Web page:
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Timings : 8:00 AM - 5:00 PM

Time Required : 1 - 2 hours

Entry Fee : No Entry Fee

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Yueh Hai Ching Temple, Singapore Overview

Well known as Wak Hai Cheng Bio, Yueh Hai Ching Temple is one of the oldest Taoist places of worship in Singapore. Located in Raffles Place in the heart of Singapore’s central business district, the temple is dedicated to Xuan Tian Shang Di and Tian Hou Sheng Mu, and is also known as the 'Temple of Love'. Yueh Hai Ching Temple has a mesmerising asymmetric layout that reflects Chinese architecture with immense Taoist influence making it a must-visit for people who love exploring ancient architecture or have a spiritual bent of mind.

In Teochew dialect, the name Yueh Hai Ching Temple implies “Temple of the calm Cantonese Sea.” Sailors used to visit this holy place to express gratitude to the Gods for a safe journey. Eventually, Yueh Hai Ching Temple became a shrine of hope for lovelorn singles yearning for a soulmate, leading to it being called as the Temple of Love. The gorgeous Taoist Temple is divided into two blocks, each housing its own presiding deity. The left block is dedicated to Ma Zu, or Tian Hou Sheng Mu, the Mother of Heavenly Sages. She is believed to ensure that the travellers embark on a safe journey. The block on the right is devoted to the God of Business, Xuan Tian Shang Di, also known as Duo Lau Yah, and Yue Lao, the deity of love and marriage. The glorious temple also houses the statue of the Gambler Brother, with coins around his neck. He is said to bless people with good luck and wealth.

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Architecture of Yueh Hai Ching Temple

  • Yueh Hai Ching Temple has been built on the lines of traditional Feng Shui with due importance given to the directions, flow of fresh air and penetration of sunlight inside the temple. 
  • The stunning has a beautiful enclosed courtyard and gardens that add to its appeal. The courtyard is paved aesthetically with stones. Again, these open spaces are designed to ensure ample air and sunlight. The fresh environment makes the temple all the more welcoming. 
  • This Taoist temple is culturally enriched with stupendous works of art. These include cultural artefacts like temple plaques, couplets, inscriptions, bells, beams and placards. Some artworks date to early 1800s.

    Plaques at Yueh Hai Ching Temple Singapore
    Overhanging plaques at the temple (Source)
  • The highlight of the Yueh Hai Ching Temple is its roof structure and design. The roof of Xuan Tian Shang Di is ornamented depicting two dragons protecting a sacred blazing pearl that stands on a metal rod. The dragons are symbolic of safety, security, power, courage and justice. The roof of the Tian Hou Sheng Mu is more of a pictorial representation of a city which is being guarded against demonic and evil forces by powerful dragons. It is believed that these dragons have mighty powers to transmute to evil forces into positive energy.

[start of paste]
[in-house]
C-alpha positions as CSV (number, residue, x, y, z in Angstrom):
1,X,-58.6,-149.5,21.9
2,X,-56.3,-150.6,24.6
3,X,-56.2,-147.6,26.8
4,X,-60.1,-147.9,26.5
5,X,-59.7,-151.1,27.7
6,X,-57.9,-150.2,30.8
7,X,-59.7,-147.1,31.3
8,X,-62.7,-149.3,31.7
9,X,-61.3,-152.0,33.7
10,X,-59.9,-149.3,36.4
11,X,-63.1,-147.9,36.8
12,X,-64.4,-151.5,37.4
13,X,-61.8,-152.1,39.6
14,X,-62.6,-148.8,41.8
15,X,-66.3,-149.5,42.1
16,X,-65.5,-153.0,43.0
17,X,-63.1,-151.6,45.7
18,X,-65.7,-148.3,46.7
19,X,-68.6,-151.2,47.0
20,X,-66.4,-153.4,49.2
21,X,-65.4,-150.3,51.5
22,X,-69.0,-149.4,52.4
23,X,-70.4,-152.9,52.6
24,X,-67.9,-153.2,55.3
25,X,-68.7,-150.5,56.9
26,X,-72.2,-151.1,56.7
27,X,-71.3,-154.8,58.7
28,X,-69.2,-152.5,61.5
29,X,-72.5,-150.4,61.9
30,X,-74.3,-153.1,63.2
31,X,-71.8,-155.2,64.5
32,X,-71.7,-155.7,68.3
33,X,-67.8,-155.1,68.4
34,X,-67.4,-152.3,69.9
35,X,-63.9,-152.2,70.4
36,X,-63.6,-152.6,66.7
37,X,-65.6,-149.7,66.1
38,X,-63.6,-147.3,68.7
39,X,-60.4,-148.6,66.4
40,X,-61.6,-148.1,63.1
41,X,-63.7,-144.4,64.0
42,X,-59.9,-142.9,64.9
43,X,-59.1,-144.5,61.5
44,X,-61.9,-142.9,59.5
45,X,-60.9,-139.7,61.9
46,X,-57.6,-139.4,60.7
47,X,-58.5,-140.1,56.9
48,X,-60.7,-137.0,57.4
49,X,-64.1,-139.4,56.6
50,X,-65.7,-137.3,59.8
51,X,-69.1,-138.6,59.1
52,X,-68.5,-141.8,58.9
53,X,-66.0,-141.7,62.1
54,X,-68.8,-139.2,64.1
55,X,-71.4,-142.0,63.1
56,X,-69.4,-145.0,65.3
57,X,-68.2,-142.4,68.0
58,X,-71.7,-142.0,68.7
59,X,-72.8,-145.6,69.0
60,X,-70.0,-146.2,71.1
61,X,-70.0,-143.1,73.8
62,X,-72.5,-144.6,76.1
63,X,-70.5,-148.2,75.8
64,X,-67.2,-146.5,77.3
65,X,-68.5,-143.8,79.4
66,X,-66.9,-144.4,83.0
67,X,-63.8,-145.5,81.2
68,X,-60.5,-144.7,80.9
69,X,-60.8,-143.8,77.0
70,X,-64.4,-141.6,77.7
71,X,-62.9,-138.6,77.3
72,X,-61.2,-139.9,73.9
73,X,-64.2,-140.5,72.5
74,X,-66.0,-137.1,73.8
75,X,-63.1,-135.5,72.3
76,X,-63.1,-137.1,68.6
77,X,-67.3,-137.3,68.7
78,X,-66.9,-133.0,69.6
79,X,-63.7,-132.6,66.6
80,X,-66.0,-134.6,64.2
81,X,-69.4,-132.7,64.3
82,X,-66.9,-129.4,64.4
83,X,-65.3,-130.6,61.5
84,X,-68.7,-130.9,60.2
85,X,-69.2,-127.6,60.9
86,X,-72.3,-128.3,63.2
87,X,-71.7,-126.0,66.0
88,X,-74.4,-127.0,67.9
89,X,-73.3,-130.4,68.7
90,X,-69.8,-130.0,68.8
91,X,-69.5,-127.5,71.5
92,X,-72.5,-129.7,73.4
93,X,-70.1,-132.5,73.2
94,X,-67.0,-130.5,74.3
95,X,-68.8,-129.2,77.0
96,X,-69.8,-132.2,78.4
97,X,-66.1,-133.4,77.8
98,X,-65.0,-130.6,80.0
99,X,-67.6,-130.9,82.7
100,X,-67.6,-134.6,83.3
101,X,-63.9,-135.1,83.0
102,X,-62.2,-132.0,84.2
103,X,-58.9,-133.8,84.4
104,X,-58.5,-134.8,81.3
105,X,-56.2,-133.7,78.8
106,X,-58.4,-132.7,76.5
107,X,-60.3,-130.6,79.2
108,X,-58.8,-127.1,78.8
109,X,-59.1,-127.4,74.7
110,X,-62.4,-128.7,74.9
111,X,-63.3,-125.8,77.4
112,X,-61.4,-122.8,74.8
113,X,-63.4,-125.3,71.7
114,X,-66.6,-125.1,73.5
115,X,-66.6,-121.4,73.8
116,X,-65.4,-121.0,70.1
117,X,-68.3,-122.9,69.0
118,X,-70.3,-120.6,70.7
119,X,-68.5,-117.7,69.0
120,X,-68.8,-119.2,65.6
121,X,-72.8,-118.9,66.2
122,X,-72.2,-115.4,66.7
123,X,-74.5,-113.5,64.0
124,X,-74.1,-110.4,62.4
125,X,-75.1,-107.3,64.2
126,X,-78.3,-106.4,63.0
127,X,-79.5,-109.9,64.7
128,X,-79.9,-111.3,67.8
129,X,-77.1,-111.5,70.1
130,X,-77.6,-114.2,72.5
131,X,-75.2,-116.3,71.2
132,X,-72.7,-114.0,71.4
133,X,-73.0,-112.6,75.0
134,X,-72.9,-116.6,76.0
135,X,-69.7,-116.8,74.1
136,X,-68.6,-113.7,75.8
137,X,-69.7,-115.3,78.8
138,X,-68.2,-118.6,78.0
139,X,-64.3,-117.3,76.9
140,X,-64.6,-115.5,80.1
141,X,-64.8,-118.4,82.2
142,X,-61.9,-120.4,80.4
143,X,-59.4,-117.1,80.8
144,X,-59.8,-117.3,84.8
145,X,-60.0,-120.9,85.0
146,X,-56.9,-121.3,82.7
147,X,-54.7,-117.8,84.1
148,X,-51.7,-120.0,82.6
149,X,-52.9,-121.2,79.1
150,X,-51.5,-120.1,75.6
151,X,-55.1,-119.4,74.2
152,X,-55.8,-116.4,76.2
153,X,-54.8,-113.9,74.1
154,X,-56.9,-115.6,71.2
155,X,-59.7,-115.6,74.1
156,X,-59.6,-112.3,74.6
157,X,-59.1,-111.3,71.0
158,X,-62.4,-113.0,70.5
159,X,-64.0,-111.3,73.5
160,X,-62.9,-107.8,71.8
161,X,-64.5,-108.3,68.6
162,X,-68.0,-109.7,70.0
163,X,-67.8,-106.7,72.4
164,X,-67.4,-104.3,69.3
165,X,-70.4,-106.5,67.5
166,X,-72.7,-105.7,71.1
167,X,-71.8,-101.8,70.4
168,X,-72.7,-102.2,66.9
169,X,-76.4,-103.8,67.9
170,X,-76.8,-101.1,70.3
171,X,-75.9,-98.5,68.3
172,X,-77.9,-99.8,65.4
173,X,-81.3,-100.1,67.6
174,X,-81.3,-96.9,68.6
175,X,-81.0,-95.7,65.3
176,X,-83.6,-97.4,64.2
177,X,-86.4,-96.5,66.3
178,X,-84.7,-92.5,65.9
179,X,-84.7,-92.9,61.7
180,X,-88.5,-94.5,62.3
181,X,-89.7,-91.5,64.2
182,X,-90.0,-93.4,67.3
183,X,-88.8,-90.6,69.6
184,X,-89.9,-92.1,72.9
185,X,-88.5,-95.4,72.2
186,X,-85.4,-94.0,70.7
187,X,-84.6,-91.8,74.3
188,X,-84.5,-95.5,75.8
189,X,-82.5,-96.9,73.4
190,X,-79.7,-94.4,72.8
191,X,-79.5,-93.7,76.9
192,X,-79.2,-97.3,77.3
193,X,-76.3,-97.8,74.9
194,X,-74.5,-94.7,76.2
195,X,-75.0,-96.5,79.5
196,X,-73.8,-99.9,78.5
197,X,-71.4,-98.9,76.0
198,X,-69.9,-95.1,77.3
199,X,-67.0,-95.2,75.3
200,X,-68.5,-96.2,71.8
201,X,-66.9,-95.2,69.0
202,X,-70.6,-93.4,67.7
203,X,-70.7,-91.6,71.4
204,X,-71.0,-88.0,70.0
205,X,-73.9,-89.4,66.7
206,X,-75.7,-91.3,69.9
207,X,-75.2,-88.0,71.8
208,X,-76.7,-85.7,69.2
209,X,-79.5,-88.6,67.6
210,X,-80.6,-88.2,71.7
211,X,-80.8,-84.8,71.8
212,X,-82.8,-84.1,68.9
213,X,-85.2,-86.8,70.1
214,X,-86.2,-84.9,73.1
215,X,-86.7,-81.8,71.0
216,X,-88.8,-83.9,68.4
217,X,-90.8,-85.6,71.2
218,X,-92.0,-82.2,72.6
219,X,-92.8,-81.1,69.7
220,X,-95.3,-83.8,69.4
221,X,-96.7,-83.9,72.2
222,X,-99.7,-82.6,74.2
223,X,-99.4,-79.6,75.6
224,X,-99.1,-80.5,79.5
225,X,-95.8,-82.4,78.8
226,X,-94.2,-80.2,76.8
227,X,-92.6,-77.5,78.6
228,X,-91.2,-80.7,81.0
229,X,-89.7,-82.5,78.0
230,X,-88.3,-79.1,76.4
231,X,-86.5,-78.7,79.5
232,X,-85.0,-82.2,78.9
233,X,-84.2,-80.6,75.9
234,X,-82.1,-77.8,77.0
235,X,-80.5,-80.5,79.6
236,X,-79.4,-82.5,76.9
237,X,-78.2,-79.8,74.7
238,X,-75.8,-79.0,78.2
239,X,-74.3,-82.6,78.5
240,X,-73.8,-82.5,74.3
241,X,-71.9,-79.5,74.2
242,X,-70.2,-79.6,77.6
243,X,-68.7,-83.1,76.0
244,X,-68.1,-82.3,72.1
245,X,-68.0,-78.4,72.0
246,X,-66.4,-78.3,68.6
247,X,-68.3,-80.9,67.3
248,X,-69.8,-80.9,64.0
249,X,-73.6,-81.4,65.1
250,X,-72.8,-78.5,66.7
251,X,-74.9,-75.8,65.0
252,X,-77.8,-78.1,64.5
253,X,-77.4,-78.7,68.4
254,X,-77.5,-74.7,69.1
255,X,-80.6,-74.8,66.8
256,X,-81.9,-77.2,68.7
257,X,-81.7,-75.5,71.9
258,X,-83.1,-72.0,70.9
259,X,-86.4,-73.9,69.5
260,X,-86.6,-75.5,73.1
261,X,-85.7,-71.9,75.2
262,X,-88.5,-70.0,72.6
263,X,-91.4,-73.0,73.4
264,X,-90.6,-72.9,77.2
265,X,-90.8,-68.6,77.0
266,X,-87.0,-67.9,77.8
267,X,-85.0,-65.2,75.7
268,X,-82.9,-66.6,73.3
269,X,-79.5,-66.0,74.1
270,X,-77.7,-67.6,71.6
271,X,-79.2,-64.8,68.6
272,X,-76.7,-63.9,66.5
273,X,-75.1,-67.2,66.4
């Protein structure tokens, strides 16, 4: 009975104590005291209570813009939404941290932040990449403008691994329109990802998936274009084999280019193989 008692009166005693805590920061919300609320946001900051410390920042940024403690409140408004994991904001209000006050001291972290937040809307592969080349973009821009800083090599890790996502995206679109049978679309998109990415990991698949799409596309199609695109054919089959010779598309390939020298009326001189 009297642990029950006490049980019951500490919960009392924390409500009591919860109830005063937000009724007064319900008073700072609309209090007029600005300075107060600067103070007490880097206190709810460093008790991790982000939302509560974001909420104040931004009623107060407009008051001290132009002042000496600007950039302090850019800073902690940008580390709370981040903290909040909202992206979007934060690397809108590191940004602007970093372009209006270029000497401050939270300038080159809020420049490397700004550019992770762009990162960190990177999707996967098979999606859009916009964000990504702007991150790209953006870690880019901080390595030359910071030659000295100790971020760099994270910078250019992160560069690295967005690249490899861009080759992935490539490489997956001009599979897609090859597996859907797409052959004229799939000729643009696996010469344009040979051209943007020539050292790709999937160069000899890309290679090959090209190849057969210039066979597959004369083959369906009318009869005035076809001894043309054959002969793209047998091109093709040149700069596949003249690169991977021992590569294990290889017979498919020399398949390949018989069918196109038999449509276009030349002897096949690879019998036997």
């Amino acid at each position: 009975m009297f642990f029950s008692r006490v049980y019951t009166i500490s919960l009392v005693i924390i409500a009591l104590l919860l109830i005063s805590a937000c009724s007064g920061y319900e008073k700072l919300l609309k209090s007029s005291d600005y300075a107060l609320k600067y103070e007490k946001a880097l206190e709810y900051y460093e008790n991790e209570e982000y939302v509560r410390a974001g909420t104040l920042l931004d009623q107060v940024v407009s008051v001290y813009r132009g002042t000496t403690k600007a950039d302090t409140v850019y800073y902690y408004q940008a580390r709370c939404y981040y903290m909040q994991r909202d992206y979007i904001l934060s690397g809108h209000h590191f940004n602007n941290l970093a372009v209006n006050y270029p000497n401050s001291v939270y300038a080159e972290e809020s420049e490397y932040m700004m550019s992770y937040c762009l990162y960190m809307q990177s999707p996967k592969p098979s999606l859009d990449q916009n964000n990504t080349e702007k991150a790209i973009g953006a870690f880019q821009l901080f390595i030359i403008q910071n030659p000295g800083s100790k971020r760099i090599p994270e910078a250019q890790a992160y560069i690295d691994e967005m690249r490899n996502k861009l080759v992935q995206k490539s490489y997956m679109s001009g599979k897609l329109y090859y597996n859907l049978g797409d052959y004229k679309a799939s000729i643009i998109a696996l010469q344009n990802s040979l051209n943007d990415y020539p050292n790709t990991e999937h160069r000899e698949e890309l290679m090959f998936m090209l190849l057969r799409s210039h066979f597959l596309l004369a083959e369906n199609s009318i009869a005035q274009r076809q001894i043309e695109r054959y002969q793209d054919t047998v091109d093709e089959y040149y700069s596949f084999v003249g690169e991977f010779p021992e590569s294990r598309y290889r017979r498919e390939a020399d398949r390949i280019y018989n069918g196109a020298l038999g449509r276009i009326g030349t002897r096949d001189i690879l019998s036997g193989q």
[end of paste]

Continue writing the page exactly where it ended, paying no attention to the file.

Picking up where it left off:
• The carvings at Yueh Hai Ching Temple appear three dimensional. These are intricately done skilfully on wood and are embellished with gold foil and paint.
  • Considering the art of Feng Shui, the Temple of Love has incorporated different colours for different directions or elements keeping in mind what the directions represent and what does the colour stand for. For example - Blue is the colour of the sky and belongs to the east direction (used mainly on beams and plaques). Similarly yellow stands for grandeur and is incorporated in statues and Door Gods. Red is for overall luck and prosperity. Being linked to the strong yang element, it is used on doors and roofs. Another colour predominantly found here is green (water element) on roof alters, boundary walls and as a plaque background.
Inside Yueh Hai Ching Temple Singapore
Inside the temple (Source)

Historical Significance

The history of the magisterial Wak Hai Cheng Bio Temple is somewhat obscure. It is believed to have come into existence in 1820 in the form of a plain attap temple. In 1826, a wood and thatch shrine was erected at the same spot by Lim Poon. Constructed mainly for the sailors who underwent several voyages between Singapore and China so that they could come and be grateful for their journey, the name of the temple also translates to “Temple of the Calm Sea Built by the Guangdong People”.

It was between 1852 and 1855 when the beautiful structure of the temple, as it stands today, was created. Back then, Wak Hai Cheng Bio Temple also doubled as a community centre where people shared news and provided support during the First World War. The temple underwent no less than two major renovations, the first being between 1995 and 1997, while the second from 2011 to 2014, but the main structure remained intact.

How to Reach Yueh Hai Ching Temple

MRT: Disembark on Telok Ayer MRT Station and take the Exit B. Walk along the Telok Ayer Street and turn into Phillip Street where the Wak Hai Cheng Bio Temple is located. Alternatively, alight at the Raffles Place MRT Station, take the Exit D and walk along D'almeida Street before turning into Phillip Street.

Bus: Take the bus 530, 588, 599, 186, or 970 and get down at the Church Street Bus Stop. From there, turn right at Phillip Street to reach the temple.

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